Volume 10, No. 3 • Fall 1995

Patient Safety Will Be Central Theme at ASA

John H. Eichhorn, M.D.

With extra special emphasis this year, patient safety will again be a major theme during the American Society of Anesthesiologists Annual Meeting in Atlanta from Saturday, October 21 through Wednesday, October 25.

Patient safety will receive additional particular attention because the keynote address of the over 20,000-person meeting, the Rovenstein Memorial Lecture, will be given by Ellison C. Pierce, Jr., M.D., President of the Anesthesia Patient Safety Foundation since its inception in the fall of 1985. Dr. Pierce’s title for his Monday lecture at 11:15 a.m. is “40 Years Behind the Mask: Safety Revisited.”

Yet even more emphasis on patient safety as a major theme of the meeting will occur this year because the other main named lectureship, the Lewis H. Wright Memorial Lecture, sponsored by the Wood Library-Museum of Anesthesiology, will be given by E.S. Siker, M.D., Executive Director of the Anesthesia Patient Safety Foundation. At 1:00 p.m. Tuesday in the Georgia World Congress Center main hall, Dr. Siker will speak on “Anesthesia Safety: An Evolution.”

139 Papers Scheduled

In the meeting section “Patient Safety, Epidemiology, History, and Education,” there will be 139 scientific presentations in a total of nine separate sessions.

Included in the 46th Annual Refresher Course Lecture Program on Saturday, October 21, will be a presentation on OR electrical and fire safety by Dr. Jan Ehrenwerth and also “Improved Anesthesia Care Through Computer Technology in the OR” by Dr. David Reich. The following day, Sunday, October 22, will see Dr. Jon Benumof offer an update on the application of the ASA Difficult Airway Algorithm and also a presentation from Dr. Robert Caplan, one of the architects of the ASA Closed Claims Project on “Adverse Outcomes in Anesthesia Practice.” A natural follow-up on Tuesday, October 24, will be a Clinical Update by Dr. Fred Cheney entitled: The ASA Closed Claims Project: Lessons Learned.

Three scientific sessions will have the widely popular “Poster-Discussion” format during which there will be 30 minutes for all interested attendees to study a relatively small number (e.g. ten) of posters followed by 60 minutes of interactive discussion involving both the authors and the audience, with two experts in the field to stimulate discussion. The Monday morning session on “Complications” deals with a variety of intra- and postoperative conditions and their association with anesthesia complications. The Tuesday afternoon session on “Patient Satisfaction; Postoperative Complications” will cover a variety of topics, including some on patient pain and anxiety. The Wednesday afternoon session on “Airway Management” will feature posters dealing with the incidence of difficult intubations, methods to confirm correct intubation, and even the influence of stress on the incidence of errors in airway management.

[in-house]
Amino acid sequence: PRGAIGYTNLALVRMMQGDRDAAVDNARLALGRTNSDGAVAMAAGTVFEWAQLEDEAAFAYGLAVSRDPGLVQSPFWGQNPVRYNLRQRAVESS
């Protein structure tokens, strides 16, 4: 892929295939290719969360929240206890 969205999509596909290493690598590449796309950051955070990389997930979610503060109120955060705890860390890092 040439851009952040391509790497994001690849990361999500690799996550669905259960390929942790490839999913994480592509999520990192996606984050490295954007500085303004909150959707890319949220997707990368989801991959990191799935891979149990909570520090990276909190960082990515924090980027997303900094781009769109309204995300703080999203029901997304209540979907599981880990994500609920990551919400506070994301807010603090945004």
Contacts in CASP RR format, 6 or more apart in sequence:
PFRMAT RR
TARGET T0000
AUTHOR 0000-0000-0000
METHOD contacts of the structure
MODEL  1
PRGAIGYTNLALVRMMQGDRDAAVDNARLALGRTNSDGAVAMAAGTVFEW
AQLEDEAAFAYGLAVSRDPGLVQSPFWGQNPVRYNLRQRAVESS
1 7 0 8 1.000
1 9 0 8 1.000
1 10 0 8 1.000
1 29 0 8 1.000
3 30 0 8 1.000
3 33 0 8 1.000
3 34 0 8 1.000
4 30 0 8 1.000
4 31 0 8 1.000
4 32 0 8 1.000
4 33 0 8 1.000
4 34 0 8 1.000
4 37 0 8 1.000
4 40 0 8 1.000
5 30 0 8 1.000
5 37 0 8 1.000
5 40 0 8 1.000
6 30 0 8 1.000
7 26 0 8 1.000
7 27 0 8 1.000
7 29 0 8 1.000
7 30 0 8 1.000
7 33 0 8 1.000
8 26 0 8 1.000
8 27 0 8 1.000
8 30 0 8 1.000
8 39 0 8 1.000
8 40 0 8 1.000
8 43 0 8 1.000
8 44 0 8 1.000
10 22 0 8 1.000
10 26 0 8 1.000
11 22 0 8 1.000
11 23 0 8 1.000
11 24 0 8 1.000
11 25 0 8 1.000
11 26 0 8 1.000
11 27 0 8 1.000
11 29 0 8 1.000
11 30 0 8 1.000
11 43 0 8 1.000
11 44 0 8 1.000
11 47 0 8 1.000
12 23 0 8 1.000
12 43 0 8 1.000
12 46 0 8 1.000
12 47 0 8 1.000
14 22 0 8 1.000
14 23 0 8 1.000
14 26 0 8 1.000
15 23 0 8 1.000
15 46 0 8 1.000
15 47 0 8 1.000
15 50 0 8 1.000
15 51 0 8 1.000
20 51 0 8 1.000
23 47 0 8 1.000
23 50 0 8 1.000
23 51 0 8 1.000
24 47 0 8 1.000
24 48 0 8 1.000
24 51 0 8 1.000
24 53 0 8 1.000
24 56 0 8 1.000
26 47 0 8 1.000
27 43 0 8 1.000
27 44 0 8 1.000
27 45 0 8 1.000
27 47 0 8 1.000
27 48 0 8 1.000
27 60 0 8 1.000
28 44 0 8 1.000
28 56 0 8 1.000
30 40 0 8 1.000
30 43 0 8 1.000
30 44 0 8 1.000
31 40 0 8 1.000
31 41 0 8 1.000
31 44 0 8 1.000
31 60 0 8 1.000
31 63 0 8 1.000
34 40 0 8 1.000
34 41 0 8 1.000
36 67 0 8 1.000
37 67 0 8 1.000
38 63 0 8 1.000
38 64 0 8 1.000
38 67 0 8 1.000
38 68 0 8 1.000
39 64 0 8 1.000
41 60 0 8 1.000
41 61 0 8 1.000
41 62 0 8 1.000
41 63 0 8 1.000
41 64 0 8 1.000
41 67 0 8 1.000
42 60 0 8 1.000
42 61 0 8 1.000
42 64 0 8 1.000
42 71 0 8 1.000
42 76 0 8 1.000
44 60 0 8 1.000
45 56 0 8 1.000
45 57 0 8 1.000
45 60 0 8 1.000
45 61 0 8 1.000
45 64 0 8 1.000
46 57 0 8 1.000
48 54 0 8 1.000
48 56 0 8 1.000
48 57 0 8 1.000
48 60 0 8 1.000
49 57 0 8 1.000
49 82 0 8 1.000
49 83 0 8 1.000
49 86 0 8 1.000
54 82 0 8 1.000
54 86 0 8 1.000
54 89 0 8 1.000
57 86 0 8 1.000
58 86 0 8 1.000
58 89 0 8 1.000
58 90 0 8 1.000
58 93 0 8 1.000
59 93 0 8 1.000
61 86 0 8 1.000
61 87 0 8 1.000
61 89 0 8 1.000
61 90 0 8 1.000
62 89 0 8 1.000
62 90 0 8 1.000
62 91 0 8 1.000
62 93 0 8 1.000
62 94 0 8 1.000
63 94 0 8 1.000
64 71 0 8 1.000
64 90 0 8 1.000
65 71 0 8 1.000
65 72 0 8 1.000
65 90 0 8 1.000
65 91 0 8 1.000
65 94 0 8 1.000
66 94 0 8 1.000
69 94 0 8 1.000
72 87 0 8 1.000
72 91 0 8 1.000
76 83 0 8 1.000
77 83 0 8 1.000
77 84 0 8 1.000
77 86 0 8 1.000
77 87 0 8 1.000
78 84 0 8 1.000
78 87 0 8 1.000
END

Two traditional poster sessions with relatively large numbers of presentations are scheduled. The Monday morning session on “Education; Cost Effectiveness; Patient Safety” will include a wide range of topics. Featured will be the New York remediation program as a model for retraining of practitioners, other education programs, several presentations concerning quality improvement applied to anesthesia care, and posters on the impact of cost-containment programs. The Wednesday morning poster session concerns “Patient Safety; Airway Management” and also spans a wide spectrum of topics. Complications associated with various medications as well as with vascular access procedures will be presented as well as follow-up work on the question of the appearance of carbon monoxide from absorbents. A poster on airway obstruction during sedation is scheduled as is one on the outcome following early extubation after cardiac surgery.

The oral paper presentations begin Monday morning with a session involving transfusion therapy and also malignant hyperthermia. Blood loss estimation, blood salvage, and hemodilution will be among the topics covered. The Tuesday morning session concerns resident education and there is a paper about using a computer simulation to measure resident fatigue as well as three other papers about fatigue and decreased performance, with obvious safety implications. Using videotaping as a teaching tool is the subject of two papers. Another Tuesday morning session covers “History and Education” in anesthesia. Finally, the Wednesday morning oral presentation session is on cost-effectiveness and includes several studies that directly address current questions, such as the safety of using endotracheal tubes days after they were opened but not used for another case. Other papers will deal with the relative costs of various medications, particularly the potent volatile anesthetics.

In all, it promises to be a landmark year for patient safety as a topic at the ASA meeting.

Dr. Eichhorn, Professor and Chairman of Anesthesiology at the University of Mississippi, is the Editor of the APSF Newsletter.